The holiday season is upon us and workers have dreams of lying
on beaches and splashing in the sea. As an employer you might have
other ideas. You might need your staff in the workplace. This has
been the case for those in the financial sector. Some banks have
put measures in place to ensure there are enough staff to deal with
enquiries and issues arising from the Brexit vote.
Can employers restrict the taking of holidays?
Under the Working Time Regulations 1998 (WTR), either the
employer or worker can give notice of taking statutory holiday. A
written agreement can vary or exclude these provisions.
Under the WTR, the notice a worker needs to give must be at
least twice the period of leave that they are requesting. This
means if the worker wants to take five days' leave, they must
give at least 10 calendar days' notice.
An employer may refuse a worker's holiday request by serving
a counter-notice. The employer must give the notice at least as
many calendar days before the date on which the leave is due to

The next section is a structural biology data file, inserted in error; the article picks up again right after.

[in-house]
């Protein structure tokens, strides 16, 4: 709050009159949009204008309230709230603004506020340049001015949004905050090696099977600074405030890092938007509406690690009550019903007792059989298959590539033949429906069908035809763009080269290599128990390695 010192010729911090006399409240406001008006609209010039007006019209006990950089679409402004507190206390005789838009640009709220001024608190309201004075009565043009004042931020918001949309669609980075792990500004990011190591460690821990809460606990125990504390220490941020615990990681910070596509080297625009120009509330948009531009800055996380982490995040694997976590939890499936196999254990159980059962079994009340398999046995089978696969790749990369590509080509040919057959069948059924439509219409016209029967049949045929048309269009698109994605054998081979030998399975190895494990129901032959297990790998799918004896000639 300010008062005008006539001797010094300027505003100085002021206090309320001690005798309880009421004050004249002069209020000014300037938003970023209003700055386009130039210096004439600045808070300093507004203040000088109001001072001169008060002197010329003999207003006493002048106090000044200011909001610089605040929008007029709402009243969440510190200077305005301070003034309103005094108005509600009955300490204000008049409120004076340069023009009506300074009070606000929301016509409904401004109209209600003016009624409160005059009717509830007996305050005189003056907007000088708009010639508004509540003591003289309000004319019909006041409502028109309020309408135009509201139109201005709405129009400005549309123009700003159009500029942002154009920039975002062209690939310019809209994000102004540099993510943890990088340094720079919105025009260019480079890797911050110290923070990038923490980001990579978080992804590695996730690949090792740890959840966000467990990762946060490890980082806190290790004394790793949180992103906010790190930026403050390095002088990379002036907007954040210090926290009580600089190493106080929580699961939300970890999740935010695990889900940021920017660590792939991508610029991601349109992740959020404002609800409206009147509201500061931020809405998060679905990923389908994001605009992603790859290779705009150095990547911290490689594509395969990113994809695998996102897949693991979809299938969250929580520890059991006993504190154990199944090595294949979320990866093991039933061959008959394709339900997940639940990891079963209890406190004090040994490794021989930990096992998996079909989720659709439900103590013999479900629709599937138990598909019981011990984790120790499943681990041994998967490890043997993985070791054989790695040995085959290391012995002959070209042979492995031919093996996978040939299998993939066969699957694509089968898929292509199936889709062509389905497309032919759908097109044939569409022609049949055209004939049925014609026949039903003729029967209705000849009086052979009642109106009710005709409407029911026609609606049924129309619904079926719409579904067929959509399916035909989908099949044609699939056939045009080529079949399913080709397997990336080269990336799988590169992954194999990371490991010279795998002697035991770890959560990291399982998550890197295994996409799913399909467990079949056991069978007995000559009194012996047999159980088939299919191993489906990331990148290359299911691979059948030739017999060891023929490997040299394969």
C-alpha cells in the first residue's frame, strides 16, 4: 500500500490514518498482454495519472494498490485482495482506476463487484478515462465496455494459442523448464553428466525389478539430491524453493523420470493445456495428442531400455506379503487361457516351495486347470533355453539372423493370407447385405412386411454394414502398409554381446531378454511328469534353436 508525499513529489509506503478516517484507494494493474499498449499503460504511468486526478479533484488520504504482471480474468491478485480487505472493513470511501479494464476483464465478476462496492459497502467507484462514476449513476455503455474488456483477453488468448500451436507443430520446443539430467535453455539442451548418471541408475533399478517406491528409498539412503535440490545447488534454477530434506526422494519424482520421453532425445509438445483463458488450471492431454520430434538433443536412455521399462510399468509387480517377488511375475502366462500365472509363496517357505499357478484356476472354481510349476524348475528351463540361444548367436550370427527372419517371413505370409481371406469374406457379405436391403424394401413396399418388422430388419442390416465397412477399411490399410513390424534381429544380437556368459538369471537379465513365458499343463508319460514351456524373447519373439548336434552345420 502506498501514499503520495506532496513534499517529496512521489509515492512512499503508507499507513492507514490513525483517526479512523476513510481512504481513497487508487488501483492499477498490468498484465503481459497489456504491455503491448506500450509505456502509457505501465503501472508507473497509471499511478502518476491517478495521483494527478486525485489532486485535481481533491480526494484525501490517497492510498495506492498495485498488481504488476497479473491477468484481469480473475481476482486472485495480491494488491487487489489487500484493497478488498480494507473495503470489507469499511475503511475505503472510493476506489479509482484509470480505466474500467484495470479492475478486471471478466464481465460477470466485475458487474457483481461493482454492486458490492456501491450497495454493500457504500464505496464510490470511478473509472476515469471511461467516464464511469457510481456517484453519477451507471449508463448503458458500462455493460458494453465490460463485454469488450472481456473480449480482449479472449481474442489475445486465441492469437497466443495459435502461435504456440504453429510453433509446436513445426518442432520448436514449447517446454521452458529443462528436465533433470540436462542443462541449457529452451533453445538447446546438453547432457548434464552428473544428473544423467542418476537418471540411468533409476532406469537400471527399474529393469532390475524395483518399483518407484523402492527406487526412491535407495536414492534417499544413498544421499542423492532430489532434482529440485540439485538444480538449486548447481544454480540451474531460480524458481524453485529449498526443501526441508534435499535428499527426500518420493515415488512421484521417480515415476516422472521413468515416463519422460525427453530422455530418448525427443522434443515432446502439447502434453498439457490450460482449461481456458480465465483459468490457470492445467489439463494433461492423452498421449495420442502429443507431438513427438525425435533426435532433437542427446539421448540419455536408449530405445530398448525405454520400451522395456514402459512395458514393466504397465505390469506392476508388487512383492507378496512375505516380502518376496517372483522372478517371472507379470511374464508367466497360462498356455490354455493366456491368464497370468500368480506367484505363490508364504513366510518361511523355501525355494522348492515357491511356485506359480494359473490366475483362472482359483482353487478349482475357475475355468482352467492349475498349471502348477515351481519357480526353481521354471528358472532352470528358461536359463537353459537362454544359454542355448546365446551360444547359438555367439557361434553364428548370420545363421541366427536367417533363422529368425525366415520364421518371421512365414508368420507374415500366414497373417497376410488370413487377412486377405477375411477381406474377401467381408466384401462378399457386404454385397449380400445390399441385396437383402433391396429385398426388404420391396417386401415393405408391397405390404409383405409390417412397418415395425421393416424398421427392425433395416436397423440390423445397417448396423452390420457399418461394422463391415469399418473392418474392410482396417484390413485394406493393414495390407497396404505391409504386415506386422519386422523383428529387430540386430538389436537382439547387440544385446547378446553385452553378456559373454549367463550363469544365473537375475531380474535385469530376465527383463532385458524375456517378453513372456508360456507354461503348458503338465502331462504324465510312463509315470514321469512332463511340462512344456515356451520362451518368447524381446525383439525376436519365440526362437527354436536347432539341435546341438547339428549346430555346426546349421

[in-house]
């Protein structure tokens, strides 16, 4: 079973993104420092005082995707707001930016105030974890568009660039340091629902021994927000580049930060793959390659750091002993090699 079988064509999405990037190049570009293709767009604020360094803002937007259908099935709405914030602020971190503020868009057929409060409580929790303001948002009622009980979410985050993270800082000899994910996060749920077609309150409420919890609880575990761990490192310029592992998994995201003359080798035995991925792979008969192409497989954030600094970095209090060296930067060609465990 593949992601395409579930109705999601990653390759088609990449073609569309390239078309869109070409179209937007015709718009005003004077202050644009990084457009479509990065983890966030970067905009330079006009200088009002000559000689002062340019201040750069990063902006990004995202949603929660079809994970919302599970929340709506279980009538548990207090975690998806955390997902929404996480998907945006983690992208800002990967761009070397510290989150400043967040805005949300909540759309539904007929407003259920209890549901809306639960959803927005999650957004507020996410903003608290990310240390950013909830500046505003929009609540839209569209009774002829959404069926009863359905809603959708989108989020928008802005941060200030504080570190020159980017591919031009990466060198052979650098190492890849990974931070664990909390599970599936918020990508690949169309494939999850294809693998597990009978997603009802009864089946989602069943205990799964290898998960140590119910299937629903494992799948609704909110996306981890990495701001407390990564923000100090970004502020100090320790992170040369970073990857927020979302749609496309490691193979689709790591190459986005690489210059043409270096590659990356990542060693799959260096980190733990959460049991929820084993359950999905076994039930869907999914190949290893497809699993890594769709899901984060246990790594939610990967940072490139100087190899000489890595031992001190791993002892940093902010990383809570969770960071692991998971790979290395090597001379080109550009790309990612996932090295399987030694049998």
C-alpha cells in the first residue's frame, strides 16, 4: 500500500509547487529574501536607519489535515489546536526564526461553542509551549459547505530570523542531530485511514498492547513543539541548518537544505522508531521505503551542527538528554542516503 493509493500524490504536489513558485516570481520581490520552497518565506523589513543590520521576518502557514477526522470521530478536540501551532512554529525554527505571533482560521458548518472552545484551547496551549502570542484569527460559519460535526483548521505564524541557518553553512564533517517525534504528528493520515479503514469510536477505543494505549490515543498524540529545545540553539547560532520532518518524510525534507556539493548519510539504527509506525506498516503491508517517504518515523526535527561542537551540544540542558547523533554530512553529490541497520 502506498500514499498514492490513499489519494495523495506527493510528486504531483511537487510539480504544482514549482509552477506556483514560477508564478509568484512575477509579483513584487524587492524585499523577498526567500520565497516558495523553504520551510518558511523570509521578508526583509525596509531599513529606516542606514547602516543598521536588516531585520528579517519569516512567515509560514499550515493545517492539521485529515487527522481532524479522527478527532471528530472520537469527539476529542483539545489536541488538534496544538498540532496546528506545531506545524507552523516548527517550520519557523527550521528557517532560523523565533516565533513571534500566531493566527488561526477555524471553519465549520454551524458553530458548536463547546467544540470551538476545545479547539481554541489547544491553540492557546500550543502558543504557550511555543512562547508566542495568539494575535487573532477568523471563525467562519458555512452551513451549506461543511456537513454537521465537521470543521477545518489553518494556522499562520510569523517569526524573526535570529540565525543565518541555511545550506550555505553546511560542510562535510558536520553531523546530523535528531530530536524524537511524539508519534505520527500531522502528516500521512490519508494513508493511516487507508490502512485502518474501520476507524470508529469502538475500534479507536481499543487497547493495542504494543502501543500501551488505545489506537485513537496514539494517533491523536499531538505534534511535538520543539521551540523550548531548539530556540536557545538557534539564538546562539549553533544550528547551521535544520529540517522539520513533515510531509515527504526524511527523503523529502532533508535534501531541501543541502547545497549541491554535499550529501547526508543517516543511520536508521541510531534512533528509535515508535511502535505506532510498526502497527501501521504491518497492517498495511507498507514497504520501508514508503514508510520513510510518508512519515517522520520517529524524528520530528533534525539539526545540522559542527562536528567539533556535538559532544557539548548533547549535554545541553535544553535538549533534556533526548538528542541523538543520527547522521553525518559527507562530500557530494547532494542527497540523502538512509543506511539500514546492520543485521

start as the number of days which the employer is refusing. This
means if the worker has requested six days' leave and the
employer wishes to refuse five days of the request, it must give
notice at least five calendar days before the date on which the
leave was due to start.
Employers need to ensure that they are not restricting a worker
from taking their entitlement due under the Working Time Directive
(WTD). This amounts to four weeks' minimum entitlement (the WTR
provide for 5.6 weeks' leave in total). Except in some limited
circumstances (such as where long-term sick leave or family-related
leave is taken), workers may only take WTD leave in the leave year
to which it relates, or else it is lost. A worker may, subject to
their terms and conditions, be able to carry over any additional
WTR leave or other leave accrued under their contract, to the next
While major UK banks and foreign banks have not put in place
outright bans on taking annual leave, they have admitted to putting
in place "appropriate measures" to ensure they have
sufficient numbers of staff working. Having staffing resources in
place will be a consideration for other sectors too.
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